Almost exactly a year ago, Bayern Munich's Spanish midfielder Javier Martinez said: "Bayern versus Dortmund, that's the German El Clasico."
It sounded, frankly, a tad silly at the time, considering the tradition and the implications, the deep resonance and the sheer frenzy surrounding Real Madrid versus Barcelona.
But times have a habit of changing. In April, Bayern president Uli Hoeness predicted "Spanish conditions in the Bundesliga," meaning his own club and Borussia Dortmund could become a Teutonic version of the Real-Barca duopoly.
And now, seven months later, you have to concede that we are indeed approaching a Clasico-esque state of emergency when the two German rivals meet. The media coverage was certainly intense to the point of absurdity in the build-up to Bayern's 3-0 win at the Westfalenstadion on Saturday.
So massive was the hype that Felix Magath hardly garnered a headline when he said Bayern and Dortmund have become so big they should leave the Bundesliga and join an international league.
"Normally, you would have to exclude them from domestic competitions," the former Bayern coach told the Hamburger Morgenpost newspaper. "A European league would be more honest."
If you are now shaking your head and wondering what that nonsense is all about, you are in all likelihood in your mid-20s or younger. That's because most football fans who are older will be quite familiar with Magath's concept of a European Super League, to give the idea the name it has come to be known by. If you carefully follow the international press, you can still read about it all the time.
In April 2008, for instance, AC Milan president Silvio Berlusconi said that "the big clubs should have their own competition" instead of "playing in the boondocks in front of less than 20,000 people." Fifteen months later, Real's president Florentino Perez said, "We have to agree a new European Super League which guarantees that the best always play the best."
And a few weeks after that, Arsenal manager Arsene Wenger told The Guardian that "the national leagues will survive but maybe in ten years, you will have a European league. I feel inside our game there are some voices behind the scenes coming up to do something about that."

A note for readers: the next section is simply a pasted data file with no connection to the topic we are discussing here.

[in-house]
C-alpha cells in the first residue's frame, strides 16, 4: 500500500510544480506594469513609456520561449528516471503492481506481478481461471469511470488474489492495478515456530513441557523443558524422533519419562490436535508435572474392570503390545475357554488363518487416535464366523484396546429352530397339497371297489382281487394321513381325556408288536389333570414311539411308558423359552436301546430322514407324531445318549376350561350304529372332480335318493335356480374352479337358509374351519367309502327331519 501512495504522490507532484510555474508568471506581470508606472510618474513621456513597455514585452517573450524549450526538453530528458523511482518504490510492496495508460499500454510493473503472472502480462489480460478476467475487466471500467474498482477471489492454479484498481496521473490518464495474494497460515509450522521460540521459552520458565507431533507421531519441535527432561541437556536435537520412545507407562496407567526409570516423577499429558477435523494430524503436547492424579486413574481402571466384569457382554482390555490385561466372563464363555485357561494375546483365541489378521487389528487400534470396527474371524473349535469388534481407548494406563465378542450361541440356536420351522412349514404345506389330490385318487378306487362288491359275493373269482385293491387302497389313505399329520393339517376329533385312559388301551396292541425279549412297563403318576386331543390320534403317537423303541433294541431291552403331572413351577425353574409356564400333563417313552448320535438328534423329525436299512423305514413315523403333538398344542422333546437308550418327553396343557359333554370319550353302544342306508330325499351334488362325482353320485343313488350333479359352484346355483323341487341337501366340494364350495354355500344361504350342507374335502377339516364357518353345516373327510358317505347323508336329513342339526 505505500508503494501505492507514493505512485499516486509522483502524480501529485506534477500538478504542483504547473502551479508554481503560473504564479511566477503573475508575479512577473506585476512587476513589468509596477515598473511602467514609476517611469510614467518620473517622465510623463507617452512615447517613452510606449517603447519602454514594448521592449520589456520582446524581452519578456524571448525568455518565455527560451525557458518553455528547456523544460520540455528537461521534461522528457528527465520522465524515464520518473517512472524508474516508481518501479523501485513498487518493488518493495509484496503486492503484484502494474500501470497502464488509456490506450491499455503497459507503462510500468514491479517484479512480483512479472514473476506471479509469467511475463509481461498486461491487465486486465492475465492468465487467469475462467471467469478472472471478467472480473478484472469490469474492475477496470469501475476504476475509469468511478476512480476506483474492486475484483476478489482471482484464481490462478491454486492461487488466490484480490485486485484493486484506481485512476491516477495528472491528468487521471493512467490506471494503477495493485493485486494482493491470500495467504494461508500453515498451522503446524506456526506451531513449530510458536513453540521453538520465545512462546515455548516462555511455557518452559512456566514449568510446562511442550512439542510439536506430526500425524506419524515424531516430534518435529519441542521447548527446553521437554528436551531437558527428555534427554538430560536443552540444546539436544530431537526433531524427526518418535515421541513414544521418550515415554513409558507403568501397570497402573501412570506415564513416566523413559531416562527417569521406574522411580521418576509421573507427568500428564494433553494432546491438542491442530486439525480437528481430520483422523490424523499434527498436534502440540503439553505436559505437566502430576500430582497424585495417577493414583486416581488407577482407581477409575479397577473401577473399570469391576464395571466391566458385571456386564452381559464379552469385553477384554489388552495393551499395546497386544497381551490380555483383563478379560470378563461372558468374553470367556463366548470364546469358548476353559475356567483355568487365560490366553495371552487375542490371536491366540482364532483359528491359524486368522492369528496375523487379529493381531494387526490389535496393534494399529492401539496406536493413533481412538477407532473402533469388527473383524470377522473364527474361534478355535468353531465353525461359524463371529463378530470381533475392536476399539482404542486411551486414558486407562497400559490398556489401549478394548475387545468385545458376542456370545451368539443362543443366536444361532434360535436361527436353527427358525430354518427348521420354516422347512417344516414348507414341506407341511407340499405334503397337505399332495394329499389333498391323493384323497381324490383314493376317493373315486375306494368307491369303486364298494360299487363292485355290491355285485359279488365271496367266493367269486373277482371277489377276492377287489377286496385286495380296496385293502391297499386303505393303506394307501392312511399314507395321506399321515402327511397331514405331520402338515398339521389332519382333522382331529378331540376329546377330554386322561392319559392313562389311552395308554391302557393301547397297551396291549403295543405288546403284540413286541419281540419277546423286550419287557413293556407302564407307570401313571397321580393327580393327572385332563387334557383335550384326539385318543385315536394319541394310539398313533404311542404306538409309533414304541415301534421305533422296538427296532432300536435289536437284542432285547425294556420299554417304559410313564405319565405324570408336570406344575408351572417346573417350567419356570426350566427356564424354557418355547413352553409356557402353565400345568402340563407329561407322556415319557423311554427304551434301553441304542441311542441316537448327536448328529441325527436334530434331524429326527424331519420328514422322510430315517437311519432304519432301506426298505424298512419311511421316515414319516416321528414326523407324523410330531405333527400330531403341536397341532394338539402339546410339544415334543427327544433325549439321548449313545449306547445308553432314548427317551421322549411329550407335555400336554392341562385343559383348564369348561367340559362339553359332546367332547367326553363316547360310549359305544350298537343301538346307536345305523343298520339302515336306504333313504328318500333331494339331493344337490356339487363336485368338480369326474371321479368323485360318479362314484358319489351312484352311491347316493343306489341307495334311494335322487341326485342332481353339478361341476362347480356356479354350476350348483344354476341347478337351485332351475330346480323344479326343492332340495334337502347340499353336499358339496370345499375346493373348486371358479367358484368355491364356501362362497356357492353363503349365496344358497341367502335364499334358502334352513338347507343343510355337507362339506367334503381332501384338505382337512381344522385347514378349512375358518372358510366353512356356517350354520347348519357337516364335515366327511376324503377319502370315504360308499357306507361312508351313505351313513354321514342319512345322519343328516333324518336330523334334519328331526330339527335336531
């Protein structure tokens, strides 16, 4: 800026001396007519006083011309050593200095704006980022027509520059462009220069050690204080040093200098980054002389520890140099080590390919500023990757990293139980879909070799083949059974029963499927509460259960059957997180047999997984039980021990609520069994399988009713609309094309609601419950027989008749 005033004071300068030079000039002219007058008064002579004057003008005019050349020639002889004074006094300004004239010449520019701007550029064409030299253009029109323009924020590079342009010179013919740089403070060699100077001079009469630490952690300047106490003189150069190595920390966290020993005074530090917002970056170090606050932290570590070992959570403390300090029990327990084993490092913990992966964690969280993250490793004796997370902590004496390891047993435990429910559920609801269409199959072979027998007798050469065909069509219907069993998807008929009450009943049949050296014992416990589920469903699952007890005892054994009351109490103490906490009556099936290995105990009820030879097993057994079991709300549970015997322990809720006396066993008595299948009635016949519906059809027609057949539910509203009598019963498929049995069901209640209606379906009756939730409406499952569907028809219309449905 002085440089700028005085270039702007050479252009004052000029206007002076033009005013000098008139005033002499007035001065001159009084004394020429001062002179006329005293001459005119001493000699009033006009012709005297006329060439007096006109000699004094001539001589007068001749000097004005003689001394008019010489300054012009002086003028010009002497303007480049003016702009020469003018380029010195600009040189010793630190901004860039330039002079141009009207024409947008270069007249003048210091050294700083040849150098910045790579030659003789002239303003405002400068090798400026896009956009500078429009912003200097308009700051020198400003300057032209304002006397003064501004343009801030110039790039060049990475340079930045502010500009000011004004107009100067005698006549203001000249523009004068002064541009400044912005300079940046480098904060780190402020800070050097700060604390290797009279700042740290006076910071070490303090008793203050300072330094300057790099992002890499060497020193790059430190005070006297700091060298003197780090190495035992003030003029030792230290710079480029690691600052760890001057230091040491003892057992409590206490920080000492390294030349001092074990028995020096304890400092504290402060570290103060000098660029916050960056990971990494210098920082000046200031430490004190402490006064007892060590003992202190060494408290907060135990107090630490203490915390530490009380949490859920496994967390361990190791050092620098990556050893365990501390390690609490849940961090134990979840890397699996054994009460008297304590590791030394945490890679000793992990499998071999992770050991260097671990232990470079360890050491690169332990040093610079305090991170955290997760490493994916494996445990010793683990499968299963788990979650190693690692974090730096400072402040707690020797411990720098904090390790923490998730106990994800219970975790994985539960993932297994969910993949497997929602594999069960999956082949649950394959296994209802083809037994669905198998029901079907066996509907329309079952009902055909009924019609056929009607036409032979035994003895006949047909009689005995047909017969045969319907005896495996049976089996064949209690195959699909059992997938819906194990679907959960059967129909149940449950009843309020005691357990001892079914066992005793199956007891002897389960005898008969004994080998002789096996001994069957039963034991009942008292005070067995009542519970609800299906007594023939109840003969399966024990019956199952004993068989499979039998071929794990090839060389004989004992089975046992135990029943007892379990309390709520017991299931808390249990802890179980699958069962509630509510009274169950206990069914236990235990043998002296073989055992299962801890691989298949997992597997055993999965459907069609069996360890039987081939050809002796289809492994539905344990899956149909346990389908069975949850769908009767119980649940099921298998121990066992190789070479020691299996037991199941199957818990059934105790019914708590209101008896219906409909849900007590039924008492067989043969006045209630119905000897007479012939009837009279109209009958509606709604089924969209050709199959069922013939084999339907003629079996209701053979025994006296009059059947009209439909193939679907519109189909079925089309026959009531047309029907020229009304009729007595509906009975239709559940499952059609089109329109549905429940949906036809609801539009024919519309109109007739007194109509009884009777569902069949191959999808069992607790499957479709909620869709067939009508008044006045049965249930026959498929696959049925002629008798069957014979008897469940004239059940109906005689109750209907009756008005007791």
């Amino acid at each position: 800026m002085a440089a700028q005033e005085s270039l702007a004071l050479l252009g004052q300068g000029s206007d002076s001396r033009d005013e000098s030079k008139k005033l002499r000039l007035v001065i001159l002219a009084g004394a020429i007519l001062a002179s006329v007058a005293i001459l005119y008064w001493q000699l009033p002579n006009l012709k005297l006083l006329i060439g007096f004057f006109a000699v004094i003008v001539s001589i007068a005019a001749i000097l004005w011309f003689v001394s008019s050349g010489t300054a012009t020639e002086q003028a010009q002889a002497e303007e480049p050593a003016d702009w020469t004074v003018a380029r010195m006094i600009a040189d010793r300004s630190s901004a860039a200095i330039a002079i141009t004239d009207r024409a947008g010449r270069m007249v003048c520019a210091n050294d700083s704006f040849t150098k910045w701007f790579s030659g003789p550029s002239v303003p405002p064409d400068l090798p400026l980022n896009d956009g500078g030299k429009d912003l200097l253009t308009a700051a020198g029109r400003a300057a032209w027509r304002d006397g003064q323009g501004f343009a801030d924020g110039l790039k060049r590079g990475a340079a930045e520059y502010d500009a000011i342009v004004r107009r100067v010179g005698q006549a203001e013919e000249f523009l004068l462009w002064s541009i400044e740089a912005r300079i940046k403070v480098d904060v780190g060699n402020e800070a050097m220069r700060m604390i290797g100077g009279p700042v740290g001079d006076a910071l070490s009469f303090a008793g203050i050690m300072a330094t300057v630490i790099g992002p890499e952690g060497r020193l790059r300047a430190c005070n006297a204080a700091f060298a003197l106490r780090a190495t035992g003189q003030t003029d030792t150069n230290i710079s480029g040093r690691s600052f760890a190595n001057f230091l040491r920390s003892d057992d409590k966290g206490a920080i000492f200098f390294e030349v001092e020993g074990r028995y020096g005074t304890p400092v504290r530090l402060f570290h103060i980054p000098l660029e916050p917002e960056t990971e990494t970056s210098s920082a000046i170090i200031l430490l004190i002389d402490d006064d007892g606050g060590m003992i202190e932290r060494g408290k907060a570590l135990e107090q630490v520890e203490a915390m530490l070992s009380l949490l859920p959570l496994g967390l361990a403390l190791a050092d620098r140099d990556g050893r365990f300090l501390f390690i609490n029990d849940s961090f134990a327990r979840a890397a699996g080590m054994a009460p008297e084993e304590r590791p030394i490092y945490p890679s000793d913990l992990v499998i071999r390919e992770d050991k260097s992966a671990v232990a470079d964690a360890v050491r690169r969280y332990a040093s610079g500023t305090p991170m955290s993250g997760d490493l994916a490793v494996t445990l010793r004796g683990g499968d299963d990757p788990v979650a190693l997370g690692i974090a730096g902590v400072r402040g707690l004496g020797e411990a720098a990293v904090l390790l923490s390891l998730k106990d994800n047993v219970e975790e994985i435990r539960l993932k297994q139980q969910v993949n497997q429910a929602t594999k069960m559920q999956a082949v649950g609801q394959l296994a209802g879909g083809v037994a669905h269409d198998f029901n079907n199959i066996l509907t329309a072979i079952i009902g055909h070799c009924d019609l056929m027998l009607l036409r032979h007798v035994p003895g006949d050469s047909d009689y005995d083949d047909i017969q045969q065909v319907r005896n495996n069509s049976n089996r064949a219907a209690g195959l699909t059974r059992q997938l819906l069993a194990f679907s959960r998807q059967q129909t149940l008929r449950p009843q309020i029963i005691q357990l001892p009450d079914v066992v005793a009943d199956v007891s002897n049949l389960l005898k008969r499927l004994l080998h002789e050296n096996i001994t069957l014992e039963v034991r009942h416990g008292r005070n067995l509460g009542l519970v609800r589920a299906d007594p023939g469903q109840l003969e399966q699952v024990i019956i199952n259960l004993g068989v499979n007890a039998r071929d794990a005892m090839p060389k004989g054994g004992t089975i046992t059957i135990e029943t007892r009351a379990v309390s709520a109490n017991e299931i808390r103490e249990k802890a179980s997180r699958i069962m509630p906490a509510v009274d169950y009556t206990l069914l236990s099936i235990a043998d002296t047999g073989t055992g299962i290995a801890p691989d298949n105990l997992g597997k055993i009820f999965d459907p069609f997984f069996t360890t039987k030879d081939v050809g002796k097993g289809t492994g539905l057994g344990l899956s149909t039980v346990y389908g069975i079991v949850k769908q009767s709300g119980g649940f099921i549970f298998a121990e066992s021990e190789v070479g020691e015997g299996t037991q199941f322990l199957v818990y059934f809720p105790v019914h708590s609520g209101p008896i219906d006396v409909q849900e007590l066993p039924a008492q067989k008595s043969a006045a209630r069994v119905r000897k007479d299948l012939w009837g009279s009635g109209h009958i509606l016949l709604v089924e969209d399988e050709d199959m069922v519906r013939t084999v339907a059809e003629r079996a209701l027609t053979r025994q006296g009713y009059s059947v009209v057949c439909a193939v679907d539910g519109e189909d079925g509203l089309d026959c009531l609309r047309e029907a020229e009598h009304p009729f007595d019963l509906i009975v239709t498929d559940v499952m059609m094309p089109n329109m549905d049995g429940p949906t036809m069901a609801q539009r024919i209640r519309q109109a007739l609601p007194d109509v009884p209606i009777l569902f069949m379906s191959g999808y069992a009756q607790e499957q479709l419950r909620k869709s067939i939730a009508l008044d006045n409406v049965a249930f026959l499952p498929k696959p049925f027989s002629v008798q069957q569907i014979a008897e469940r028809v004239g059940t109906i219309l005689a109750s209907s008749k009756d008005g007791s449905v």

Last year, Netherlands legend Clarence Seedorf told the BBC reporter Chris Bevan about the idea for "an NBA of football," adding: "I have heard about a project they have already in some kind of box." Finally, in April, Scotland boss Gordon Strachan said: "I think there will be two European leagues in 10 years' time or so and then Celtic and Rangers will be in it."
Yet none of these many statements of the past few years have led to the hectic and angry reactions that the plan of an elite league used to elicit in the late 1980s and 1990s, a time when it was considered a very serious, real threat to football tradition.
Funnily enough, the genesis of the European Super League can be traced back to what now seems like the most unlikely of places: White Hart Lane.
In late 1982, the Monaco-based entrepreneur Irving Scholar became chairman of Tottenham Hotspur and almost immediately set about improving the club's finances (read: finding ever new ways to earn more money). Only a few months after taking charge, for instance, Scholar announced that Spurs would become the first sports club in the world to float shares on the stock market.
At about the same time, Scholar became interested in the work of a man called Alex Fynn, who was then working for the renowned advertising agency Saatchi & Saatchi. According to Anthony King's book "End of the Terraces," Scholar was intrigued by how Fynn had helped modernise the Health Education Council and hired him "to develop strategies by which Tottenham Hotspur might promote itself."
King says this marked the beginning of Fynn's "relationship with professional football." It seems the super salesman became an expert rapidly. When Fynn published a book called "Heroes and Villains" only a few years later, in 1991, Penguin Books' author's info could already state that he "has advised both Arsenal and Spurs on advertising, the Football League on television contracts and the Football Association on commercial matters."
According to another King book, "The European Ritual," Fynn became a renowned football thinker so quickly that he was asked to hold a speech when the 1988-89 Rothmans Football Yearbook was launched. Fynn used the occasion to present his own 10-point plan to prepare football for the new millennium. One of the projects he proposed was the formation of a pan-European league reserved for the biggest clubs.
This concept brought Fynn to the attention of another Saatchi & Saatchi client, a former law student and cruise-ship crooner who recognised the sweet sound of profit when he heard it -- Silvio Berlusconi. Two years earlier, Berlusconi had acquired AC Milan and was spending heavily in the transfer market to return the club to its former glory.